Social media posts are aspirational.
I saw a documentary, “Secrets of the Saqqara Tomb, “ on Netflix. It is about the unearthing of an Egyptian tomb. It is a fascinating documentary to watch. This documentary is about how archeologists meticulously piece together artifacts and the beautiful story of the person who builds the tomb.
When archeologists started excavating the tomb, they unearthed the beautiful figurine and the richness. The tomb is about a person named Wahtye, his wife, his four children, and his wealth. All those statues portray a picture-perfect family gifted with perfect health, a beautiful wife, and young and dashing children.
As the documentary progresses, they piece together the people buried in the tomb. To their surprise, the bodies of Wahtye’s children they unearthed had died very young and prematurely, primarily due to some viral diseases at that time. On top of it all, the person who built the tomb, Wahtye, suffered from deformities and limping.
Contrary to archeologists' findings from the skeleton remains and the DNA test, why must someone portray a healthy, picture-perfect family?
The statues which portray him and his children in the tomb are not the life they were living, and it is the life they wish to have. Statues and the painting we see in the tomb are like dreams he wishes to have but can't have in their current life.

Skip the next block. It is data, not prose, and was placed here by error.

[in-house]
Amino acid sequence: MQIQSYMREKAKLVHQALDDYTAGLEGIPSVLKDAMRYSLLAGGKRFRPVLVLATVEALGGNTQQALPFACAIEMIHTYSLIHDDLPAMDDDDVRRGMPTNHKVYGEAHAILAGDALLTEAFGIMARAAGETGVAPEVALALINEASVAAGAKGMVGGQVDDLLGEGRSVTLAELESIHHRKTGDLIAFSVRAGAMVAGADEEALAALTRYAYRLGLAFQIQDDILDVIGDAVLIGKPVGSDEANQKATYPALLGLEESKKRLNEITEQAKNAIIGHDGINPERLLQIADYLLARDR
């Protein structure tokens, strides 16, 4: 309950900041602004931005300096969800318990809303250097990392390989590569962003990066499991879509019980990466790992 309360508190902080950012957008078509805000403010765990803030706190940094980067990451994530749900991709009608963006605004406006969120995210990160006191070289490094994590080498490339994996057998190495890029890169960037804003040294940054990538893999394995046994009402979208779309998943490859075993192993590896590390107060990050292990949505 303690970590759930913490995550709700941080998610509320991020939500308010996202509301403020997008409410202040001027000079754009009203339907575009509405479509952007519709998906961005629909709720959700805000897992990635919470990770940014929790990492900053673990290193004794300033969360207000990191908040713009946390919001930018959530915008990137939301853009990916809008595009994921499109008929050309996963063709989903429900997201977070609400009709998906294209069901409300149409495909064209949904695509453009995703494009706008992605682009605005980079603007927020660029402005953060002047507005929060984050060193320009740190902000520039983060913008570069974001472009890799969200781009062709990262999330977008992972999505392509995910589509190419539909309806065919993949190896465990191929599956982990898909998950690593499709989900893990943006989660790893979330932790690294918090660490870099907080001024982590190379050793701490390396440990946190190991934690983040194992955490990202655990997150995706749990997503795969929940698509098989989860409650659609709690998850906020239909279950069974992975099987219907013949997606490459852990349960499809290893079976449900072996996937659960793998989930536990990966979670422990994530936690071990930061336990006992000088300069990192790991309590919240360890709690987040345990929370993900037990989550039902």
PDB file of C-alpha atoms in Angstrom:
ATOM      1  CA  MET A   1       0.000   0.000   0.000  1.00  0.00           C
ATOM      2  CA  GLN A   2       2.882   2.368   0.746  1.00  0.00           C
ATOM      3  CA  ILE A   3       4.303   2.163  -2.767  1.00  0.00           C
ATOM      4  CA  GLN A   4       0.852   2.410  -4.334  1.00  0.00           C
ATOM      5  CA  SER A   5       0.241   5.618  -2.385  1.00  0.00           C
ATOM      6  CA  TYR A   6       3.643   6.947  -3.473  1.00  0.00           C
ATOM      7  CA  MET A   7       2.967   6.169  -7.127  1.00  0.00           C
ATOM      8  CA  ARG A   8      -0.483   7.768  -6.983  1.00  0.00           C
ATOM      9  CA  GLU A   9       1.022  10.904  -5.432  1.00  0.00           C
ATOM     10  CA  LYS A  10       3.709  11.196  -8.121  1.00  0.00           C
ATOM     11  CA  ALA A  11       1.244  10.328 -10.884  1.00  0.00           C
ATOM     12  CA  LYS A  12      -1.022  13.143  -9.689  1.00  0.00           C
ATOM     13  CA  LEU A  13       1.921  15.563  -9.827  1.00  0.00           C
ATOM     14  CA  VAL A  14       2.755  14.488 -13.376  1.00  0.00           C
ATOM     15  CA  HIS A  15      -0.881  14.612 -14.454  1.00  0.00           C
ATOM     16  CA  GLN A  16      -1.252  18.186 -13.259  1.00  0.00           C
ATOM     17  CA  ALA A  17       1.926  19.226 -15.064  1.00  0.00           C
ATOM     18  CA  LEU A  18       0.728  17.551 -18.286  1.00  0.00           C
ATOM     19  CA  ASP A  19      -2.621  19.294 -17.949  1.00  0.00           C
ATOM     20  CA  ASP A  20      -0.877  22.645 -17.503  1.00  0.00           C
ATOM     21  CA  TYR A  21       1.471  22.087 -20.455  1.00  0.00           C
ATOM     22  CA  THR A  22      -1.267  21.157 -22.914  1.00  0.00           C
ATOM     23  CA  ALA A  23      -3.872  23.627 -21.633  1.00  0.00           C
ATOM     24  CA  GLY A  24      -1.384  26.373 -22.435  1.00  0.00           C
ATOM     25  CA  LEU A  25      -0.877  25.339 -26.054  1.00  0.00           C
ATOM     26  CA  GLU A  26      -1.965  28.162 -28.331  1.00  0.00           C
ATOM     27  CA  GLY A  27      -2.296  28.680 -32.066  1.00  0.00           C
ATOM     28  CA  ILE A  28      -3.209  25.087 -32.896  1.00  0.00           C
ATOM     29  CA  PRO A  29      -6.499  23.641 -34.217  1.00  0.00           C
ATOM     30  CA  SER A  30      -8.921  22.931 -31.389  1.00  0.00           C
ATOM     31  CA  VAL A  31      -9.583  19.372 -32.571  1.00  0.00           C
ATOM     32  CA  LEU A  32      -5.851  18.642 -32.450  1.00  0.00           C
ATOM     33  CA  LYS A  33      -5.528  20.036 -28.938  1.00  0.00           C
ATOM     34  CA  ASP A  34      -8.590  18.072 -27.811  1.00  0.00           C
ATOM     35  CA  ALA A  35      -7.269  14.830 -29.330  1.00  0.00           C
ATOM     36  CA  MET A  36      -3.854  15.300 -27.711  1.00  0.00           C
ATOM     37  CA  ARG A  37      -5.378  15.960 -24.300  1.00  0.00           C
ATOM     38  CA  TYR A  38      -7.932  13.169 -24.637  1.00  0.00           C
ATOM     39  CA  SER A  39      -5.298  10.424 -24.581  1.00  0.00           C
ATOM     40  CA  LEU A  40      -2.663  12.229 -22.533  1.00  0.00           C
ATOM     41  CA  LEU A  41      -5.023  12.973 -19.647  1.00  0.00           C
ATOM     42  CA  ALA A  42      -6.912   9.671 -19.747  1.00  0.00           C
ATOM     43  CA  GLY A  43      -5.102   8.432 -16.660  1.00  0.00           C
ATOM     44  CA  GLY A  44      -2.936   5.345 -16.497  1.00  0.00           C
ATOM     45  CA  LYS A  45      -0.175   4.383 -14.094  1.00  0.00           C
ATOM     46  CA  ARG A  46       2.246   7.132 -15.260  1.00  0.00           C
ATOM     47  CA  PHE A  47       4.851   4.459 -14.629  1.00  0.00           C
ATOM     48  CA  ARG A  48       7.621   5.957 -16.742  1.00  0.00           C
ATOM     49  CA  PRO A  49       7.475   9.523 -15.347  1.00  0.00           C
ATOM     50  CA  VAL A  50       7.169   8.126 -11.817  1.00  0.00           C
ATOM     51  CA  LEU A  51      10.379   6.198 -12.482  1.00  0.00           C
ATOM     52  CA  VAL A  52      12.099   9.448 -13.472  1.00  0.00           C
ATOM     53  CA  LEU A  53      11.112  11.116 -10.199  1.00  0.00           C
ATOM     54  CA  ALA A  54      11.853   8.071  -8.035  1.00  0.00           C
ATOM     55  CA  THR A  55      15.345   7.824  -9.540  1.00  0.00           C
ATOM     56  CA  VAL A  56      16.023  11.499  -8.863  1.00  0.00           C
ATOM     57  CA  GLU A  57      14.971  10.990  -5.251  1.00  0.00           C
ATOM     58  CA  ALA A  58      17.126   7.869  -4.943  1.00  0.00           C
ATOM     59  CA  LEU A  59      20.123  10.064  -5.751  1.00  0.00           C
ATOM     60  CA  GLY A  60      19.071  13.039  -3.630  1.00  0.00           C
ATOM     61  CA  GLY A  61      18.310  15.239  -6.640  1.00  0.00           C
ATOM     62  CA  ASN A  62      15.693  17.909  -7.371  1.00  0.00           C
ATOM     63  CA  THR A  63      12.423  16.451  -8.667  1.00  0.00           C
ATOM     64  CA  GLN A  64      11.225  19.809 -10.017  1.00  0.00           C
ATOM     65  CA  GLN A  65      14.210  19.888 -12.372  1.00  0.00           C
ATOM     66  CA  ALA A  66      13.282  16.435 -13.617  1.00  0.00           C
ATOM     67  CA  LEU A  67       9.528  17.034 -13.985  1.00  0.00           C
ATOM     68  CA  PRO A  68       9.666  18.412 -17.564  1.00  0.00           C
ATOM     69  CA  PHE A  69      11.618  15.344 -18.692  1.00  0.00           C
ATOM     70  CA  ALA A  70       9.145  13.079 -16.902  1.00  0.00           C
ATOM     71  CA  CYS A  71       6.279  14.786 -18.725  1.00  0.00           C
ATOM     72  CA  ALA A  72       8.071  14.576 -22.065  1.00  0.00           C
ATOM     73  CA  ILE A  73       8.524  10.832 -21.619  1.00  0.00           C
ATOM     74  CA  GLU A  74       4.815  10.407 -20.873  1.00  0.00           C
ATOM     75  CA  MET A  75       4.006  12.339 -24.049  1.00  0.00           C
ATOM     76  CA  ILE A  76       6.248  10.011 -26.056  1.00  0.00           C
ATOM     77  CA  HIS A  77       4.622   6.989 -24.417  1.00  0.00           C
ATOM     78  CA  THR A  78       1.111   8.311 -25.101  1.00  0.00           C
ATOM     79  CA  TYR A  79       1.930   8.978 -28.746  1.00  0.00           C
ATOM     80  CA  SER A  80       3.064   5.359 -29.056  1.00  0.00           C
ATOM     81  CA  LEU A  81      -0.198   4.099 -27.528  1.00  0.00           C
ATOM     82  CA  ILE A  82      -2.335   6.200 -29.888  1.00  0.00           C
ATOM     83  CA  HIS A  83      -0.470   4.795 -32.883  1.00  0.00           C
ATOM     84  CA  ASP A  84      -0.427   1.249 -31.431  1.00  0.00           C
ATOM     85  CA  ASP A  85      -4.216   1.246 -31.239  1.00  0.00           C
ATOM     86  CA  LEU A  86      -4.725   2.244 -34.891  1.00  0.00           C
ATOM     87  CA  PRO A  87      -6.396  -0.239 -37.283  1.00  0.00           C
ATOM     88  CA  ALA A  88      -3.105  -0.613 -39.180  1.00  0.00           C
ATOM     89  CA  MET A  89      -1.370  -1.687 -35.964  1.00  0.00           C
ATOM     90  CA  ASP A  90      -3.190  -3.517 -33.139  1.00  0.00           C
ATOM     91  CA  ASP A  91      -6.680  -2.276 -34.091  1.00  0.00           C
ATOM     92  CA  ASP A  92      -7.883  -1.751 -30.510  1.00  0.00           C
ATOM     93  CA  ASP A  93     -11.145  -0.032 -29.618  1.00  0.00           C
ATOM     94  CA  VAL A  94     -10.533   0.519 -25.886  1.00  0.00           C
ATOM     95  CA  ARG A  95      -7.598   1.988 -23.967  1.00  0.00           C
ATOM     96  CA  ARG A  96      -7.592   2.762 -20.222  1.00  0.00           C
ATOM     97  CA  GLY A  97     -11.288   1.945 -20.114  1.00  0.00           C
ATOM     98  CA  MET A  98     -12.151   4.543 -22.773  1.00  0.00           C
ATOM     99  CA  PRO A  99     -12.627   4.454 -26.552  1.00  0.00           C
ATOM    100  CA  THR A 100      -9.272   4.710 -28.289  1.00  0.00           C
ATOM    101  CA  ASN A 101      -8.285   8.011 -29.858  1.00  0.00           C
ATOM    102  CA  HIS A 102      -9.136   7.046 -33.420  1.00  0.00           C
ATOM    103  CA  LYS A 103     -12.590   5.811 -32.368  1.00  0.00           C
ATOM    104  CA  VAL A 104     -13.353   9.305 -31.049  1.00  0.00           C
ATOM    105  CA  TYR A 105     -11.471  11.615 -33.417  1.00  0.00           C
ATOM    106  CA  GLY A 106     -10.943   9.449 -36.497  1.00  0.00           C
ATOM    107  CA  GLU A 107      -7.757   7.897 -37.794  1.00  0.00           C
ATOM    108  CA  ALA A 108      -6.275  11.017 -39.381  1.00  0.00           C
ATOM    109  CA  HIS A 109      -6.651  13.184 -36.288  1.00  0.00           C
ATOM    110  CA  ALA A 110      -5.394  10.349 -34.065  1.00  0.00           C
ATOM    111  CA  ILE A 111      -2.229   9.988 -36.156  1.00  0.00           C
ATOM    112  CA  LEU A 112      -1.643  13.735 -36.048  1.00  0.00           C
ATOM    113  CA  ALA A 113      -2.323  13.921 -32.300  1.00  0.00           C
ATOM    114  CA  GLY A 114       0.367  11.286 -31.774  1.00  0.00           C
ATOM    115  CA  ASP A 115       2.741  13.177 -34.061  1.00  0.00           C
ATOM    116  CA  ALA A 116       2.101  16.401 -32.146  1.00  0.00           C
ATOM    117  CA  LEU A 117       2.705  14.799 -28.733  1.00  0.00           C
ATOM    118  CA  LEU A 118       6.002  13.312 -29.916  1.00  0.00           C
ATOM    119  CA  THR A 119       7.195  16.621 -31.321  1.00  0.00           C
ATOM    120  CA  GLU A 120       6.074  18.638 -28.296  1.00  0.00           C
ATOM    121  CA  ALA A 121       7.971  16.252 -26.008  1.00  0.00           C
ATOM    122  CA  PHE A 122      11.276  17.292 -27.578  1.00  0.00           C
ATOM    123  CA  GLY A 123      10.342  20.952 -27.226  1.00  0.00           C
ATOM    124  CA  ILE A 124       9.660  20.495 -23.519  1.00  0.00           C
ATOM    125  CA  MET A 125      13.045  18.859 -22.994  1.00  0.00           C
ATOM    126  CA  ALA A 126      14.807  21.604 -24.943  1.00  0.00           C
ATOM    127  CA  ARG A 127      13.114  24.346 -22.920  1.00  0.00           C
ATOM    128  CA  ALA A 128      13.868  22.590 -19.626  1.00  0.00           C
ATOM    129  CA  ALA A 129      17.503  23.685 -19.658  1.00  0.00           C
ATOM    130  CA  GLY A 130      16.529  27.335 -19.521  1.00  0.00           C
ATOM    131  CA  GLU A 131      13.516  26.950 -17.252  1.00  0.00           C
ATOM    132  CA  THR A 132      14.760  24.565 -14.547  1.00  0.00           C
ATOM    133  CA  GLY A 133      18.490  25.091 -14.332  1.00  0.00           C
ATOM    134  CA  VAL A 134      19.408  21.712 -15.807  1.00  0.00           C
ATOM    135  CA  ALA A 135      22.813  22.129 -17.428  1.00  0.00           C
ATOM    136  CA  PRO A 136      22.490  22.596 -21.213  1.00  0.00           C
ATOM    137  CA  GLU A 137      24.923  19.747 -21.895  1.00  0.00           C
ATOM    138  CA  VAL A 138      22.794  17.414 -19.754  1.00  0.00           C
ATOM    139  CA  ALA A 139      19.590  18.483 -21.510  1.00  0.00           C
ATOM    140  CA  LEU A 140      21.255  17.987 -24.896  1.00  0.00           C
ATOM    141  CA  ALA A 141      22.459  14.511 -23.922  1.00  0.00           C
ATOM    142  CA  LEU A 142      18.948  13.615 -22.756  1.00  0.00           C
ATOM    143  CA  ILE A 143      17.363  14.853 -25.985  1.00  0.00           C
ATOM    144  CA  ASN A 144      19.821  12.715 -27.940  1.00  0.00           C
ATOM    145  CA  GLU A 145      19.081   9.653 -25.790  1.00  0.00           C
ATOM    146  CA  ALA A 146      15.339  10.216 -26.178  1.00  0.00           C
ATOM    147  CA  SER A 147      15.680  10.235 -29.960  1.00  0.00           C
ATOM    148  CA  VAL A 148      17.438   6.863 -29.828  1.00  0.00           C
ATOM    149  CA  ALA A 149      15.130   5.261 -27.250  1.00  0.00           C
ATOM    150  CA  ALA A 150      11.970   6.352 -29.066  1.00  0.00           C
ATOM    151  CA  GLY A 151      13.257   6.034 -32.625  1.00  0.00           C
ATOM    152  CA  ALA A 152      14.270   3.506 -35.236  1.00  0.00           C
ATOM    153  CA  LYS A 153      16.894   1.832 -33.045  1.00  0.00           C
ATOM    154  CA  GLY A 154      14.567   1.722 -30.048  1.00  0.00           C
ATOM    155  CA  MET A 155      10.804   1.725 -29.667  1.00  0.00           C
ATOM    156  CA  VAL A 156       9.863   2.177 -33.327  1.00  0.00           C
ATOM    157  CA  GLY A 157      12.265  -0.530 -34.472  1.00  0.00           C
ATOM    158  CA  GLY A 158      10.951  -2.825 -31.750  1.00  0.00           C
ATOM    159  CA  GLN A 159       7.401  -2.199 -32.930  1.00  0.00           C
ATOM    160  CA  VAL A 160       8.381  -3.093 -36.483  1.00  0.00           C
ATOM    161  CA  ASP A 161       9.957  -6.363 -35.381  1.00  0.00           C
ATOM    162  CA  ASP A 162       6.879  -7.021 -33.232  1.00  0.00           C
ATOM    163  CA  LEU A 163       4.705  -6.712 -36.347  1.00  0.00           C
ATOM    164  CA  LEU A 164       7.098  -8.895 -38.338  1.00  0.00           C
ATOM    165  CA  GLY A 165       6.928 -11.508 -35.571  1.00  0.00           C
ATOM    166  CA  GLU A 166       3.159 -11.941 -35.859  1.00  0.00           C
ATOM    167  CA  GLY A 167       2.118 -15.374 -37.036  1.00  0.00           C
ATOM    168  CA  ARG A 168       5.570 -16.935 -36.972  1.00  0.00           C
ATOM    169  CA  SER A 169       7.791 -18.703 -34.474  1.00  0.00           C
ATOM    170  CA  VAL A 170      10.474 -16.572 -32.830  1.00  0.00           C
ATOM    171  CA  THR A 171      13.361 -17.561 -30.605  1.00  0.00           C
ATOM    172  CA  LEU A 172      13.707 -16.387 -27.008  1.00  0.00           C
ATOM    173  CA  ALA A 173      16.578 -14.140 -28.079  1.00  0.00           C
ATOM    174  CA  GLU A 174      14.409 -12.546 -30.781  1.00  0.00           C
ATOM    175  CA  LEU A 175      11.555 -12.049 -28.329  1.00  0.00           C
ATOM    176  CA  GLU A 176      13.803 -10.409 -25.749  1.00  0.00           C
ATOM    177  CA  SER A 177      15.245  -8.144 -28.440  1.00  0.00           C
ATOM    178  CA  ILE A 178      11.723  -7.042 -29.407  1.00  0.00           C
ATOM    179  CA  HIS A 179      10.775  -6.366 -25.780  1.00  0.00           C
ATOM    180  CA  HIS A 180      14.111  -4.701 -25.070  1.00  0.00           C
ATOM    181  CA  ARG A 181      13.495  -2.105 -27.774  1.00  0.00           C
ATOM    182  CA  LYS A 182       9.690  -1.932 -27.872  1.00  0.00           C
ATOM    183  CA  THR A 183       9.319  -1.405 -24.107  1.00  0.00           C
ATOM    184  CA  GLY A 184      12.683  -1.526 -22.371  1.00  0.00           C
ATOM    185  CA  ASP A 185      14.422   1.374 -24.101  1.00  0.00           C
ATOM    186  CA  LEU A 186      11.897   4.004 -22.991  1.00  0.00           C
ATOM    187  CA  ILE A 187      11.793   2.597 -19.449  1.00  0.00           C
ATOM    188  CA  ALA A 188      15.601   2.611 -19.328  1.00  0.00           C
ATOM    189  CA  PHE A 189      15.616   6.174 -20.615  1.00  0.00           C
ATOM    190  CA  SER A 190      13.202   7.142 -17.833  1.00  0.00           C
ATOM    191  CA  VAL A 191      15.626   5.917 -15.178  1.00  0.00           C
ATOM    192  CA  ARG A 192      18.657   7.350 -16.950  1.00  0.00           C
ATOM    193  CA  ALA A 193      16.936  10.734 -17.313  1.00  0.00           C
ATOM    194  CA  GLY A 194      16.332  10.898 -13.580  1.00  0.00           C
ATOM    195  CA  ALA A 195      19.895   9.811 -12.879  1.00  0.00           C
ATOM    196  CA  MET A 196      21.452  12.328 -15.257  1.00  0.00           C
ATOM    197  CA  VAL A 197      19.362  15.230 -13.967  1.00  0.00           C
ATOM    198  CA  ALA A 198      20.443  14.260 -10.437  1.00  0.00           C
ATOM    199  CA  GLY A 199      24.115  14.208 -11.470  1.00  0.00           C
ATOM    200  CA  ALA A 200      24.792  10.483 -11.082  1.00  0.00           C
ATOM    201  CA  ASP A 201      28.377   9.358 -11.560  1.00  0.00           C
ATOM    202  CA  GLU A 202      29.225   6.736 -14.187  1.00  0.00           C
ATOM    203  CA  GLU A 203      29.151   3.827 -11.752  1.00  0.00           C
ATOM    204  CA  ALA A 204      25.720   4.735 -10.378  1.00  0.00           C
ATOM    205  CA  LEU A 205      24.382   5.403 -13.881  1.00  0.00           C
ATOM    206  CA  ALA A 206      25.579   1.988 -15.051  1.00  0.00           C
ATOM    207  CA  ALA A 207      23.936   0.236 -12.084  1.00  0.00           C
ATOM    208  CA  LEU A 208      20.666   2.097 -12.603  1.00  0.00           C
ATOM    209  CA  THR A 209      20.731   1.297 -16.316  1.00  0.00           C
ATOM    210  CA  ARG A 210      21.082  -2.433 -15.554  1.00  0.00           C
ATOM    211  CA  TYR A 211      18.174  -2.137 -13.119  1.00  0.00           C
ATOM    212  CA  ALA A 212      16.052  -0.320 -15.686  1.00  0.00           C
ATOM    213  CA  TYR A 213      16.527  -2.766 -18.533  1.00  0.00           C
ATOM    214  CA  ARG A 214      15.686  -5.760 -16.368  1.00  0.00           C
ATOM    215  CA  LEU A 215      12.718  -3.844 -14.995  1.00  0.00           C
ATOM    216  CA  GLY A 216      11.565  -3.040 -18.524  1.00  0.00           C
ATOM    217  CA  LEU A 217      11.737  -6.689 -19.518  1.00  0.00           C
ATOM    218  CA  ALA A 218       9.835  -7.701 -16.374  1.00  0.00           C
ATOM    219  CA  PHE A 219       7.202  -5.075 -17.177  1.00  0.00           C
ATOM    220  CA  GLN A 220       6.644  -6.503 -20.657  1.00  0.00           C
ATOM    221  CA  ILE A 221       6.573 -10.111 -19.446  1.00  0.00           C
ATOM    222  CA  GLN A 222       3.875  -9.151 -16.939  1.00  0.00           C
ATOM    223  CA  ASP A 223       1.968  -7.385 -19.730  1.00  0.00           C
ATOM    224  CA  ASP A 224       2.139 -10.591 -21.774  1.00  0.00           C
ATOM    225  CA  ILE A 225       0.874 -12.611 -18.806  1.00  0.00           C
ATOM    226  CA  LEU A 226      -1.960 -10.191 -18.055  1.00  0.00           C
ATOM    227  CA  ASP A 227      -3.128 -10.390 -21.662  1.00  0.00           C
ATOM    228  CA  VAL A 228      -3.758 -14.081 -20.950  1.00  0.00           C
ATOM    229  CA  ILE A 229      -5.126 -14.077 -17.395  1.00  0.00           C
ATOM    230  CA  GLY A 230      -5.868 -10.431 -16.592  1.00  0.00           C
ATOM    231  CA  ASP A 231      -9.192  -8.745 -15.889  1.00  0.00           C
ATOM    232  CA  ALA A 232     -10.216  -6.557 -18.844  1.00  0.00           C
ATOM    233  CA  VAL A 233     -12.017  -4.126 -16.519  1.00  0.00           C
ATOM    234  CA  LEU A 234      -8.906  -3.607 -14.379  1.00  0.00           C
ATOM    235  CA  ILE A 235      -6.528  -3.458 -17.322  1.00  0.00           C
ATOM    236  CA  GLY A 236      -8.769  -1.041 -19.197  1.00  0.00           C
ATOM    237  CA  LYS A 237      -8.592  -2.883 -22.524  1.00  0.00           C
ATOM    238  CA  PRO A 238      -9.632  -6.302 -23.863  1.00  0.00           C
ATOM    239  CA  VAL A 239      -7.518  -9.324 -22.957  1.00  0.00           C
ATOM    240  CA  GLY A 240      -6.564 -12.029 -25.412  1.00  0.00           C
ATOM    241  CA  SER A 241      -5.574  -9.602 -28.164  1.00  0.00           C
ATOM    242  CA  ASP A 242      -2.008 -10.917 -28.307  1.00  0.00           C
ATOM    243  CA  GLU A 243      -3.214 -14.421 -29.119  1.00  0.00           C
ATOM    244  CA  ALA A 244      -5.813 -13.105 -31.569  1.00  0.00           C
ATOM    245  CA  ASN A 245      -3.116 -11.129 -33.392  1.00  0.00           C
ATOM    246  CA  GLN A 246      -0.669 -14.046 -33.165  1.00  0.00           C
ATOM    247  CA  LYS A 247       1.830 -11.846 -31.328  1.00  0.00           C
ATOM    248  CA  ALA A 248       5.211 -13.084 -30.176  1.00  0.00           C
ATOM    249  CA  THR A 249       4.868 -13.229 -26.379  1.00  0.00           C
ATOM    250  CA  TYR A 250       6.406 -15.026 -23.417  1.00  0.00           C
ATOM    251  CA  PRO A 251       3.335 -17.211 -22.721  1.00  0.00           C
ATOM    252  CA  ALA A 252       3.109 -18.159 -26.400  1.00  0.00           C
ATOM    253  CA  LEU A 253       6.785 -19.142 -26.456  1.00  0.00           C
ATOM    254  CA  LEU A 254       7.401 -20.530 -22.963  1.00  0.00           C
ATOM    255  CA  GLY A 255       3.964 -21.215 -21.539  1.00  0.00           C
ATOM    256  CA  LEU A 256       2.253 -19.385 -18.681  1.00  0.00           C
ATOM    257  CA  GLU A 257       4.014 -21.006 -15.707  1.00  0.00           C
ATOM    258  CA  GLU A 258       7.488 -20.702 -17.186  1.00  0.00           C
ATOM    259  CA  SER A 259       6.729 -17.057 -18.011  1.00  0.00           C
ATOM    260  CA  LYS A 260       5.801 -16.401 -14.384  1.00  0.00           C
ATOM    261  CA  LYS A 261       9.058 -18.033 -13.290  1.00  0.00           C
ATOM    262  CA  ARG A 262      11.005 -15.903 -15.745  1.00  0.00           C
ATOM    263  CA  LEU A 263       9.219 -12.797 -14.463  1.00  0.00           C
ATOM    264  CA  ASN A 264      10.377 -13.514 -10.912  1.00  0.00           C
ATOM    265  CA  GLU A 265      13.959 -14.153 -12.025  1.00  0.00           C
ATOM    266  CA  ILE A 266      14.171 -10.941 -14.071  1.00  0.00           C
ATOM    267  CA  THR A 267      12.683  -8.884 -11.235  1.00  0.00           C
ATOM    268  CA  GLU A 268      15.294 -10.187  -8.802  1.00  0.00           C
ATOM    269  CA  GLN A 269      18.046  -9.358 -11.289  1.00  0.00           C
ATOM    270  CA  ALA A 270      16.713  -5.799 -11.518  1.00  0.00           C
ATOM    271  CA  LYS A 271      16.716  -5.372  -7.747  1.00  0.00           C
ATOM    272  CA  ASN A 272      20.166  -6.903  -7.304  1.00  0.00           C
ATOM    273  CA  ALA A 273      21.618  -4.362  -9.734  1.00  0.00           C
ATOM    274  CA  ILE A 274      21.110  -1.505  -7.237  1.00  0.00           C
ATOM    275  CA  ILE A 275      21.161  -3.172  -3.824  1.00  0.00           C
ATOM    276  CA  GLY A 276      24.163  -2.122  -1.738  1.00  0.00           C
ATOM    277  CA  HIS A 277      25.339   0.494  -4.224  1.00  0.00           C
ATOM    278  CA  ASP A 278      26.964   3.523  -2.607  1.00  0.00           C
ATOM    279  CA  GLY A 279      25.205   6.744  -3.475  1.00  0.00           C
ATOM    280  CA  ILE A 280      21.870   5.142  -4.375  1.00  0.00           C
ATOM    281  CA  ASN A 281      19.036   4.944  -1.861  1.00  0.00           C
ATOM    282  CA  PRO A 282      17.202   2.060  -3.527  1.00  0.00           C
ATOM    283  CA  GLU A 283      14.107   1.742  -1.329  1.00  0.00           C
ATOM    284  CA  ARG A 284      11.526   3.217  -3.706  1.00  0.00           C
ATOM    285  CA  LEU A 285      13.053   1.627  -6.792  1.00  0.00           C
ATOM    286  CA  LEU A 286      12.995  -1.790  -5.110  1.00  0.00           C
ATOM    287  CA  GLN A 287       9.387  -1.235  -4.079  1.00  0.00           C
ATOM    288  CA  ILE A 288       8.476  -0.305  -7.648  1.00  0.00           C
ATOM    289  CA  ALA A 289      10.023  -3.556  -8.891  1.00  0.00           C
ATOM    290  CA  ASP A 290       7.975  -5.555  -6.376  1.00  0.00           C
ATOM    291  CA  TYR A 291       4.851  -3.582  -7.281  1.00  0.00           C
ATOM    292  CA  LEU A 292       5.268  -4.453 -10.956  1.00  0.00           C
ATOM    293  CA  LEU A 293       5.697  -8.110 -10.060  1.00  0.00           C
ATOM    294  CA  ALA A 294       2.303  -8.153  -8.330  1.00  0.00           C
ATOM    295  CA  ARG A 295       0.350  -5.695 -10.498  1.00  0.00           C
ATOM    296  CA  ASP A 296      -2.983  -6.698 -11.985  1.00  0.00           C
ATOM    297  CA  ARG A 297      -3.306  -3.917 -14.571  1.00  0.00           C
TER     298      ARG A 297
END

This same reality struck me when I saw the post put by people on Facebook or other social media. People are not posting their current life. Instead, they post the aspirational life they want to live.
People want to post things they don't usually do in real life. So if someone posts how they are enjoying a sunset on a Caribbean island, they are telling the world that this is not the usual thing I do. It is the life that I want to have.
The posts on social media tell the world what they want to achieve or aspire to be. Facebook post says that pictures in position are not an everyday occurrence. It is a rarity, and they don’t have it now.